Sept 17, 2012; Seattle, WA, USA; Baltimore Orioles pitcher Chris Tillman (30) delivers to the plate against the Seattle Mariners during the sixth inning at Safeco Field. Mandatory Credit: Joe Nicholson-US PRESSWIRE

Baltimore Orioles: Tillman, Jones leave Seattle sleepless


Both Adam Jones and Chris Tillman were drafted by the Seattle Mariners’ organization and later traded to the Orioles in the now famous Erik Bedard trade. While Tillman didn’t make his big league debut until he was with the Orioles, Jones actually did play in some games with Seattle. Nevertheless, both players have never ceased to take advantage of showing their former organization what they gave up to aquire the surly Bedard. Last night was no exception, as Jones went 3-for-4 with a run scored, and Tillman gave the Orioles the solidifying start for which they’d been searching for awhile. Tillman’s line: 6 IP, 3 H, 1 R, 0 BB, 4 K.

The Orioles jumped on Seattle early…and when I say early I mean early in the game not in real time. (Being a west coast game, it started after 10 PM “real time!”) Nate McLouth sent an 0-2 pitch over the right field wall to lead off the game, as the Orioles took an early lead with no intention of looking back. Before the first inning was over the O’s had a 3-0 lead in a sequence that also featured Mark Reynolds getting aboard on an infield single. When those are starting to go your way you know that you’re zeroed in! Adam Jones would do the same during a rally in the second. He would also double in the fourth which led up to Matt Wieters‘ third homer in two days.

Courtesy of Joe Nicholson-US PRESSWIRE

The Orioles had the lead from the beginning in this one, but no lead is safe it you don’t get quality starting pitching. Michael Saunders hit a solo homer off of Tillman, who otherwise had a spotless record. The part of his pitching line that stands out to me is the zero walks. MASN’s Rick Dempsey often says that “nothing good ever happens after a walk” (from the perspective of the pitcher that is). My only caveat to that would be that if you walk a guy isn’t it in effect the same as allowing a base hit? I suppose so, however in walking someone you’re also announcing to the world that you’re not commanding the strike zone. (I think I just answered my own question.) That aside, if you don’t let guys on base they can’t score, and that appears to be Tillman’s modus operandi when he plays his old organization!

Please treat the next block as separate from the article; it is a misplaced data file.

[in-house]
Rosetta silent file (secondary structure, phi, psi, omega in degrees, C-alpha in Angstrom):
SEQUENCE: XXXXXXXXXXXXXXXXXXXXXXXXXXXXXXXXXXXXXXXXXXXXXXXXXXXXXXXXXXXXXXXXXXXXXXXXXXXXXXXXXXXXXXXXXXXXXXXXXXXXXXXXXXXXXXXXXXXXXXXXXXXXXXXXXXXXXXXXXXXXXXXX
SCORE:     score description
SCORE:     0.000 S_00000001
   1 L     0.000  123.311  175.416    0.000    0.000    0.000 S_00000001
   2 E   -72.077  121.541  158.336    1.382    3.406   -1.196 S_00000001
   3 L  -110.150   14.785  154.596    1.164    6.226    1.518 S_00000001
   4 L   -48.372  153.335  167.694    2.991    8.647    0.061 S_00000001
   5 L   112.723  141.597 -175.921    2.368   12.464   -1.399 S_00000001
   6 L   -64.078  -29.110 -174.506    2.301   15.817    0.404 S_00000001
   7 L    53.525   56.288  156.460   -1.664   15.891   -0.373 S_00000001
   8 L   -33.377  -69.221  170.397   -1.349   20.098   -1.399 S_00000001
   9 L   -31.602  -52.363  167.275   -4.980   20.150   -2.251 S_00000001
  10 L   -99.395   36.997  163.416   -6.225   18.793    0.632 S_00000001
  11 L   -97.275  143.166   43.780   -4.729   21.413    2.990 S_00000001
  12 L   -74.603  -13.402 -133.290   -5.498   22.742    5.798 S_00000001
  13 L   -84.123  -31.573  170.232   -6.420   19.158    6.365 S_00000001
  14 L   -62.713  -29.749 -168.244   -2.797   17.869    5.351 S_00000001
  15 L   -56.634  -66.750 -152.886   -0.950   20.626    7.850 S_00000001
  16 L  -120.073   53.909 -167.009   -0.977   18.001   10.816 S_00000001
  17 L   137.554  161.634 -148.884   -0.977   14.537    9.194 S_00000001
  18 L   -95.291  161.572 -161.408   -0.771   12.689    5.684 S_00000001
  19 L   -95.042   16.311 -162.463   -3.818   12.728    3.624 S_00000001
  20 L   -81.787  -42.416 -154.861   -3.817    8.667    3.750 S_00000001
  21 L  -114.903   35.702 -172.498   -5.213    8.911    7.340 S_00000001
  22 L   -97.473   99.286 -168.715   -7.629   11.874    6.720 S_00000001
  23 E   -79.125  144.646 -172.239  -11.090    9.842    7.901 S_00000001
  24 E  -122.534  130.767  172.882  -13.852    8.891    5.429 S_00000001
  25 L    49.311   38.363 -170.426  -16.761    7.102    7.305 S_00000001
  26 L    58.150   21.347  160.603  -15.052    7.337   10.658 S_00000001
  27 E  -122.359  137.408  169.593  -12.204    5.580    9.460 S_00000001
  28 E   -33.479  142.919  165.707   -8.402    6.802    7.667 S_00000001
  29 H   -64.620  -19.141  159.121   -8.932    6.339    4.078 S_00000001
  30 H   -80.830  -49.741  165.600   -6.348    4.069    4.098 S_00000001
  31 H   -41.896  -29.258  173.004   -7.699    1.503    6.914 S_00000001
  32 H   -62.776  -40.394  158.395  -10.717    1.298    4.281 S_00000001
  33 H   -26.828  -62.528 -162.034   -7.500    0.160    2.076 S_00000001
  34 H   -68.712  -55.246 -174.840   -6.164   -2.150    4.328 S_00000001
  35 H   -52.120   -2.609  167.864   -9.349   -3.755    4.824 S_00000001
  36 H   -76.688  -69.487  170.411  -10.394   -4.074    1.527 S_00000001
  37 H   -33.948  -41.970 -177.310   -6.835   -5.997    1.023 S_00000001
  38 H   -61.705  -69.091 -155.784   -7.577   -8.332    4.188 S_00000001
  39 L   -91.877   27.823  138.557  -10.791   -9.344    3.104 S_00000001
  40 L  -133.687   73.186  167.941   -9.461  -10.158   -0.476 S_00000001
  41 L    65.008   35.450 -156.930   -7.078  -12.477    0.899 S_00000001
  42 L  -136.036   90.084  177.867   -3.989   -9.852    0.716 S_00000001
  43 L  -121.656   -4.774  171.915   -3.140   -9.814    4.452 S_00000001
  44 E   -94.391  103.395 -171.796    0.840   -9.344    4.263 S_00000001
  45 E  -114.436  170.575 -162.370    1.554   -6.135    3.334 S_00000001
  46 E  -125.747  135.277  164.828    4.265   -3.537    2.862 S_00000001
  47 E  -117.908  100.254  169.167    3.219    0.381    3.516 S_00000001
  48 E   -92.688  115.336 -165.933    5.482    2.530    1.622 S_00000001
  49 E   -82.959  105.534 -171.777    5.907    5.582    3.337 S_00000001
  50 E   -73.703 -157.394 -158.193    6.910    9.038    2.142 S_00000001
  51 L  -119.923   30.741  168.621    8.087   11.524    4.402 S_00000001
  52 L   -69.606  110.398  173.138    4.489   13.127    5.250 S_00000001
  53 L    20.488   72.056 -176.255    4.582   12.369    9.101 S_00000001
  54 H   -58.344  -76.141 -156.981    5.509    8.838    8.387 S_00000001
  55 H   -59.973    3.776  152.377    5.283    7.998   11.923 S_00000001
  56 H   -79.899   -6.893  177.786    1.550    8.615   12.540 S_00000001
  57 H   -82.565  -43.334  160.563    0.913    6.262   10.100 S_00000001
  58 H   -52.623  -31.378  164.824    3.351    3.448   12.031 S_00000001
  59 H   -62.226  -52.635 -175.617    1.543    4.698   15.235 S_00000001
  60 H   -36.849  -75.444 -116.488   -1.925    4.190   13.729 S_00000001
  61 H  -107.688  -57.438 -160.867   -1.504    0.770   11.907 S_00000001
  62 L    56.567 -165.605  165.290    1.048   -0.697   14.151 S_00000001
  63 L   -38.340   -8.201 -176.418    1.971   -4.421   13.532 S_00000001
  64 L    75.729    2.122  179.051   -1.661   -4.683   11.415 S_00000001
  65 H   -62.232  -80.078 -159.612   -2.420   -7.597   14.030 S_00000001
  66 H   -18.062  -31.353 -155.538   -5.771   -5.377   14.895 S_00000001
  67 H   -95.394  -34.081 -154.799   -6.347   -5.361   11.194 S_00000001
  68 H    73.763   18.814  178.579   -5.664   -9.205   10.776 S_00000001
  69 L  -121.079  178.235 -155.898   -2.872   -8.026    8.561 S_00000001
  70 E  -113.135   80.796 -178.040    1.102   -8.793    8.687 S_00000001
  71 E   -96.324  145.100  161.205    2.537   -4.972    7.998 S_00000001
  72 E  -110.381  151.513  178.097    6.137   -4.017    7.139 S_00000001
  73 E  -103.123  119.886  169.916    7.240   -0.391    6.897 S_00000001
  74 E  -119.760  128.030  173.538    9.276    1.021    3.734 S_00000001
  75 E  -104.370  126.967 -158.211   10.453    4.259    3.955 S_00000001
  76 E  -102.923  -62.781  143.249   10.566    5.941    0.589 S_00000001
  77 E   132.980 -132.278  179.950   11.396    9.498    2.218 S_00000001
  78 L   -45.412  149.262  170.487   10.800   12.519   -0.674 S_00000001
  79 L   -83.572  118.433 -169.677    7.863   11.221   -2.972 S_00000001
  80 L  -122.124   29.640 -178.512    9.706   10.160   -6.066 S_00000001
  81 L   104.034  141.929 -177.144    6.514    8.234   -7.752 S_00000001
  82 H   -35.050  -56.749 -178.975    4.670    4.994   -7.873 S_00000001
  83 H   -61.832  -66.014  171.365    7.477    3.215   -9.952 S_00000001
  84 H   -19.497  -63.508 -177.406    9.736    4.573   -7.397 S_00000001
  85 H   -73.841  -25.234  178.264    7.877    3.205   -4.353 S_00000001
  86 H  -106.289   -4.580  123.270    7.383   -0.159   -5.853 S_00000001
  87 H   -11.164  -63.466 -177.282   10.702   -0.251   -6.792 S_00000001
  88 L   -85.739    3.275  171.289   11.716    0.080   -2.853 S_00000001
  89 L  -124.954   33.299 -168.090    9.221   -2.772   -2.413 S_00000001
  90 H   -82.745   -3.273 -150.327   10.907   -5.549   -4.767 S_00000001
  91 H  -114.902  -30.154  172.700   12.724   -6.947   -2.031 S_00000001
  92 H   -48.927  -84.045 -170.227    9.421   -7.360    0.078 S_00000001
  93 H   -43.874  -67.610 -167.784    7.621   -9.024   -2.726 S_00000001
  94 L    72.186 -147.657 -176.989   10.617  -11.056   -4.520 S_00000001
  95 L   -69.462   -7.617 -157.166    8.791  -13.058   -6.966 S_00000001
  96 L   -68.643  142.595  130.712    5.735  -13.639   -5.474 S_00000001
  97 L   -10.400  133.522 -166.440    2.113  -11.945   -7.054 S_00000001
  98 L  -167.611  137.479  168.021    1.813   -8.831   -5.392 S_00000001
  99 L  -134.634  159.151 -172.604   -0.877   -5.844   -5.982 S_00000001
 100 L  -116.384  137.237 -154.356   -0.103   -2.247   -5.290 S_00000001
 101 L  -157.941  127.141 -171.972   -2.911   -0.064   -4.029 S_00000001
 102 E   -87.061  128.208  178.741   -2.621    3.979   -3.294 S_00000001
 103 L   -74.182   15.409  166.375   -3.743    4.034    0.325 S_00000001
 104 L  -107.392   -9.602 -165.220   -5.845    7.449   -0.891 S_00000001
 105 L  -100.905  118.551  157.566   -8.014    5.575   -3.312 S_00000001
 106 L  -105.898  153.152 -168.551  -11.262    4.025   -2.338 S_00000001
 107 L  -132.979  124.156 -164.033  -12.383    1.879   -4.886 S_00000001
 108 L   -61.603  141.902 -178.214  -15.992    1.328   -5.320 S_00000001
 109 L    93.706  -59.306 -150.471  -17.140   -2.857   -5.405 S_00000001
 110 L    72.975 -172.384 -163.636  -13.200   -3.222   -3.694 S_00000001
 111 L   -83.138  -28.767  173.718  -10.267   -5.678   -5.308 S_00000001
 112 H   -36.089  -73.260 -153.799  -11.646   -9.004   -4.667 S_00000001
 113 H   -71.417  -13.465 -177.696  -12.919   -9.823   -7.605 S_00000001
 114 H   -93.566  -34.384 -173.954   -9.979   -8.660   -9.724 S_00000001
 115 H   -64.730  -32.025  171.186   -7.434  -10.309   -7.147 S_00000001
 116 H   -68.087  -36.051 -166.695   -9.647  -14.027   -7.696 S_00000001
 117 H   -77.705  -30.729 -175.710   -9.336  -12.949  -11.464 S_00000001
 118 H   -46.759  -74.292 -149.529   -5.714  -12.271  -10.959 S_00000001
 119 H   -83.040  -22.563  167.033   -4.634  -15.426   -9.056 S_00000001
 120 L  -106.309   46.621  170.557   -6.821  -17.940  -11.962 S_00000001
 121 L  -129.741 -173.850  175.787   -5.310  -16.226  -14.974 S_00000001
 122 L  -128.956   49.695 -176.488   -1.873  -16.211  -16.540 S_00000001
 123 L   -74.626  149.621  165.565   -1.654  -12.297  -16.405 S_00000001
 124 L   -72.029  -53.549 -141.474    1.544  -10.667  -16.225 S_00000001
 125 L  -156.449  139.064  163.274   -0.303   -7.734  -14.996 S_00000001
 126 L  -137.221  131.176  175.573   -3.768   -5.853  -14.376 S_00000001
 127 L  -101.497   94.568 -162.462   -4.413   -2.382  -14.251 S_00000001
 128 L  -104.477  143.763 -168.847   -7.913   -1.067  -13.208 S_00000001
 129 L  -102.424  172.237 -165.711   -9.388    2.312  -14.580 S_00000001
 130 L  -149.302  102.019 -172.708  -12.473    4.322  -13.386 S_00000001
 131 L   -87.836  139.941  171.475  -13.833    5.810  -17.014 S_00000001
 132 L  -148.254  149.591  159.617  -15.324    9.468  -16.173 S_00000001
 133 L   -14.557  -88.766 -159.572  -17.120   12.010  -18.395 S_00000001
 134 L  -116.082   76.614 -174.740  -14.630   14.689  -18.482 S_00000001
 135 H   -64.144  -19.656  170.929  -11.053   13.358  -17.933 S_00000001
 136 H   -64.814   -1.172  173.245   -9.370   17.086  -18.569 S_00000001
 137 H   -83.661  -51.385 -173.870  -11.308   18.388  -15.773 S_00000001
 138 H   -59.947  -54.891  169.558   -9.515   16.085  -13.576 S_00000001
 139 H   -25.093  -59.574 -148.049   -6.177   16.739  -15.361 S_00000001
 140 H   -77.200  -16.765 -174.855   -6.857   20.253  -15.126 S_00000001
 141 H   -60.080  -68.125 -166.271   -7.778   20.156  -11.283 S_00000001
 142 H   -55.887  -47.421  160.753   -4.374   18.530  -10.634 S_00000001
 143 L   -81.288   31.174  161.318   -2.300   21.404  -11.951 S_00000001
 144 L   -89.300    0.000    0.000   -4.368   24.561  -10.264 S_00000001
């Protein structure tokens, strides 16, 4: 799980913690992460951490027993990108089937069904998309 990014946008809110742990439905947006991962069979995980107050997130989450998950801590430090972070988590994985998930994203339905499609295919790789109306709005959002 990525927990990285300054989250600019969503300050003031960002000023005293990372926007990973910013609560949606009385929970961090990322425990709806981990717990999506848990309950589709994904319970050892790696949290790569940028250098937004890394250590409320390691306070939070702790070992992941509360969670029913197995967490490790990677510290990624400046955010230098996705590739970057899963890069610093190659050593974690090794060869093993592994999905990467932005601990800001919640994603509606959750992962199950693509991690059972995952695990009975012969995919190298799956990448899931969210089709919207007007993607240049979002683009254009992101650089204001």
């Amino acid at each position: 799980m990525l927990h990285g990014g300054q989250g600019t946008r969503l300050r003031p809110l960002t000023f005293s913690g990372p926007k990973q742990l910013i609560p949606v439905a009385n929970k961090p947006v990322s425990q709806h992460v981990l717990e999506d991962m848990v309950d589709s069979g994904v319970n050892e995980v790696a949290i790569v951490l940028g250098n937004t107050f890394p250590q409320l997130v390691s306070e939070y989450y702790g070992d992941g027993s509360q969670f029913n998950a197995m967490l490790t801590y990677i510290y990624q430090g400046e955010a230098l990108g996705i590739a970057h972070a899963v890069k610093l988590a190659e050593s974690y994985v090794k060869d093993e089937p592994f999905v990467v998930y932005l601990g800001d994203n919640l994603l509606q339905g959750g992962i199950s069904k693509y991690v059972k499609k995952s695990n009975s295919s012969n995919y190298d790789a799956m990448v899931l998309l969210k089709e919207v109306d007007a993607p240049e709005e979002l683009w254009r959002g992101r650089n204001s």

As I said yesterday, this series has “trap” written all over it for the Orioles, a team of course that’s in contention. However to their credit they didn’t appear to be looking past Seattle, a team that’s well out of contention; at least in game one. The O’s closed to within a half game of the first place New York Yankees, who were idle last night. For what it’s worth, they’re also three games ahead of the Angels for the second and final wild card spot. As it stands now the Orioles would play at Oakland in an “automatic game seven” in the first round of the playoffs.  Granted Oakland seems to have the Orioles’ number, the Orioles don’t play well in Oakland, and this would be a one-game deal. However look at if from the opposite standpoint; are the Orioles really a team that a lot of teams would want to face in a potential one-and-done situation?

The Orioles will send Wei-Yin Chen back to the mound tonight coming off of a great start in last Thursday’s marathon game with Tampa. He’ll be opposed by Erasmo Ramirez, who just picked up his first big league win in his previous start.

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